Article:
Recognizing that the bargaining agency can at times make decisions for the wrong reasons, the statute gives agency heads the ability to review the agreement one last time to ensure that nothing therein so deeply intrudes on the management rights as to violate the law. In short, the statute gives management two layers of protection against making commitments that effectively give away their management rights before the agreement is even implemented.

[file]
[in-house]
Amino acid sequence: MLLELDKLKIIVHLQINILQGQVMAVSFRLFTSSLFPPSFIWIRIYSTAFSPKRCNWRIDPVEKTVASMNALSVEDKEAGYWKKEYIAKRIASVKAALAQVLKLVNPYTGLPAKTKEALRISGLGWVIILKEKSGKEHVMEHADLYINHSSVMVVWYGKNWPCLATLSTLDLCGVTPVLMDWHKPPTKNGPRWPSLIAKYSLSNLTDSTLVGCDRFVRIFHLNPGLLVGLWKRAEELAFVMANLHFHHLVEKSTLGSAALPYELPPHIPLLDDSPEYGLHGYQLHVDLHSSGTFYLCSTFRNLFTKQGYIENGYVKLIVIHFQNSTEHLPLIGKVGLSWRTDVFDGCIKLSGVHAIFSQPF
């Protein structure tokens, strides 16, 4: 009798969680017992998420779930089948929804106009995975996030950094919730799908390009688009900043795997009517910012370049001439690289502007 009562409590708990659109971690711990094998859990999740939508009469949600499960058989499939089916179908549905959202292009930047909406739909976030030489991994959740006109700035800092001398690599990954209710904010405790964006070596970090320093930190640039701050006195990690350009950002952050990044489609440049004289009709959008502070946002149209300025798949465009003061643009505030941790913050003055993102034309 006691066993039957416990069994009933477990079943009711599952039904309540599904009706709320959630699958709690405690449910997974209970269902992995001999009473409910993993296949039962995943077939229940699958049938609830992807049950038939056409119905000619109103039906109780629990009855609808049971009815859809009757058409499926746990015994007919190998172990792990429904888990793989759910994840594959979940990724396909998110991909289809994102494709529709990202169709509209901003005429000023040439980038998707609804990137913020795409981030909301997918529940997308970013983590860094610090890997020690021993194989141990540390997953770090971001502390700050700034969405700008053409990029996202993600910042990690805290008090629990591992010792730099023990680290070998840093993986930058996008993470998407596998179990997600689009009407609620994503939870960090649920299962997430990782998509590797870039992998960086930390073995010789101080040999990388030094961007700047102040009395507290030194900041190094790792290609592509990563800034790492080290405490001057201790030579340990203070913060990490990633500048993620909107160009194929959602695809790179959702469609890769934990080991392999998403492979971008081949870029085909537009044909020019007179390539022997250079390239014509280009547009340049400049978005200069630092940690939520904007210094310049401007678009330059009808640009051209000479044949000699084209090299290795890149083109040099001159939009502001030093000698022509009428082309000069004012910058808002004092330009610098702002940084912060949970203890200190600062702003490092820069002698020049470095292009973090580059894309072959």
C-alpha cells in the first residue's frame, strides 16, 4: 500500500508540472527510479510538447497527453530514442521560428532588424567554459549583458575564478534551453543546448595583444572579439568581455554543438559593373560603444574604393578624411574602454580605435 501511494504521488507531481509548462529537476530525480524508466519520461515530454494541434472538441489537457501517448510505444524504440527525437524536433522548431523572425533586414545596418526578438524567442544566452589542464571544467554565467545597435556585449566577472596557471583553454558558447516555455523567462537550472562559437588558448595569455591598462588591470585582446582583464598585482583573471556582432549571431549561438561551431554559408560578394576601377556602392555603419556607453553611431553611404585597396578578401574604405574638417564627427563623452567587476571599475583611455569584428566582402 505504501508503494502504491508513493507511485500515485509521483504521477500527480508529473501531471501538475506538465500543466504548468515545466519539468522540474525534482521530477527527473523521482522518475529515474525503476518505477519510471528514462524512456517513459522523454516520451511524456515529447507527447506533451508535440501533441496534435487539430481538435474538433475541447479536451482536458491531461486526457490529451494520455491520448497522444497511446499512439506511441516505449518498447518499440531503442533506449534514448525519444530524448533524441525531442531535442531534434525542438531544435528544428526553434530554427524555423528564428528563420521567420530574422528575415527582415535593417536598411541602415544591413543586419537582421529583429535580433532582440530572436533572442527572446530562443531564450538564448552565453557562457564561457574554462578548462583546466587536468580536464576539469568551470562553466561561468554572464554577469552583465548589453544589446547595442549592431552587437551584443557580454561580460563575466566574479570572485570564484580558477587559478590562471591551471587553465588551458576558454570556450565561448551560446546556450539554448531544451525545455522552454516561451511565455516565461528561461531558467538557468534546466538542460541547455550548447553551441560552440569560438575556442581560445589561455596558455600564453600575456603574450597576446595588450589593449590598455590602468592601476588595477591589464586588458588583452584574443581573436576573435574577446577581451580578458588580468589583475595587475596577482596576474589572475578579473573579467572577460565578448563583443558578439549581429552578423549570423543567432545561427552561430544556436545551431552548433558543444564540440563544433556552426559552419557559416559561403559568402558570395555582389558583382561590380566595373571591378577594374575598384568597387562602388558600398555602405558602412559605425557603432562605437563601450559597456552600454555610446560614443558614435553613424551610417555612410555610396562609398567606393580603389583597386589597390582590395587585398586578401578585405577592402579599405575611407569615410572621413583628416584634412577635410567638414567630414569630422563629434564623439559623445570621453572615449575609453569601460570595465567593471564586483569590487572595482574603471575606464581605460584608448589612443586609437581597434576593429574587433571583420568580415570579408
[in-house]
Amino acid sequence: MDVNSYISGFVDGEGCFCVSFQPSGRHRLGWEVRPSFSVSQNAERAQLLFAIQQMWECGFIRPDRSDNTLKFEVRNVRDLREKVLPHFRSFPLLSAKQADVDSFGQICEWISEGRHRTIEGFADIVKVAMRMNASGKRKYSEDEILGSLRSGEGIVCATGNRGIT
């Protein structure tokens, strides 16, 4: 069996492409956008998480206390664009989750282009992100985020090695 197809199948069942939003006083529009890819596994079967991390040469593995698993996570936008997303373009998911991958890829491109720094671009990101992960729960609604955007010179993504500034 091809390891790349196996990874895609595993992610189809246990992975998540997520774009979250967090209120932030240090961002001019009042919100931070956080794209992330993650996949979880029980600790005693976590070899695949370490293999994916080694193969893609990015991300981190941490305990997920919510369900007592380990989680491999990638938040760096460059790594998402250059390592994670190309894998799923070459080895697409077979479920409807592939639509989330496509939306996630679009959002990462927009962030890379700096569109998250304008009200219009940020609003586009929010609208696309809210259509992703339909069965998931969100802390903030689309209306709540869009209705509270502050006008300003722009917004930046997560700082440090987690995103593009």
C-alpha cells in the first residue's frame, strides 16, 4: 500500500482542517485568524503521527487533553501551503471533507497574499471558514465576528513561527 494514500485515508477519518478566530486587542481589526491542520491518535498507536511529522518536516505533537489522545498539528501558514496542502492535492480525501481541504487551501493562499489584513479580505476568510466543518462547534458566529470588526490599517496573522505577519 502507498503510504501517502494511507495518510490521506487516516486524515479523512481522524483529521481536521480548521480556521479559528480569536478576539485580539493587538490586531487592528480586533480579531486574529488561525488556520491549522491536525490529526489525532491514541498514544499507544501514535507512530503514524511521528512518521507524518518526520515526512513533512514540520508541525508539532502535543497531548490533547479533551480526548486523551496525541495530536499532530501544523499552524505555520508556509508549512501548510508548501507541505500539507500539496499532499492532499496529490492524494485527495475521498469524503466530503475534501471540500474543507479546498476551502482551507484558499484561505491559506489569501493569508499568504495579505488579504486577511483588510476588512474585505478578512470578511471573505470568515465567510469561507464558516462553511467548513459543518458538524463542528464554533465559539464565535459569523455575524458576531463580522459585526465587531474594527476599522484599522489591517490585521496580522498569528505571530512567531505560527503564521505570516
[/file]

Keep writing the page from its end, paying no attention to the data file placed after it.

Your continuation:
There is even a third layer of protection, although it is rarely used in practice–and in our opinion underused. The Authority has interpreted the statute to allow agencies to declare a particular clause of a contract “unenforceable” at any time during the life of a contract. (See 49 FLRA 1522 (1994), 34 FLRA 635 (1990), 18 FLRA 902 (1985) 3 FLRA 182 (1980)) However, given that neither the bargaining agency nor agency head exercised their right to protect against non-negotiable provisions before the agreement went into effect, when they declare something unenforceable during the life of the agreement they must continue the practice established by that clause if they have the legal discretion to do so. In fact, the agency must continue the practice until it notifies the union of the changes it wishes to make in that practice and complete any requested bargaining. (See 49 FLRA 1522 (1994). If it wants to avoid bargaining, it merely leaves the practice unchanged.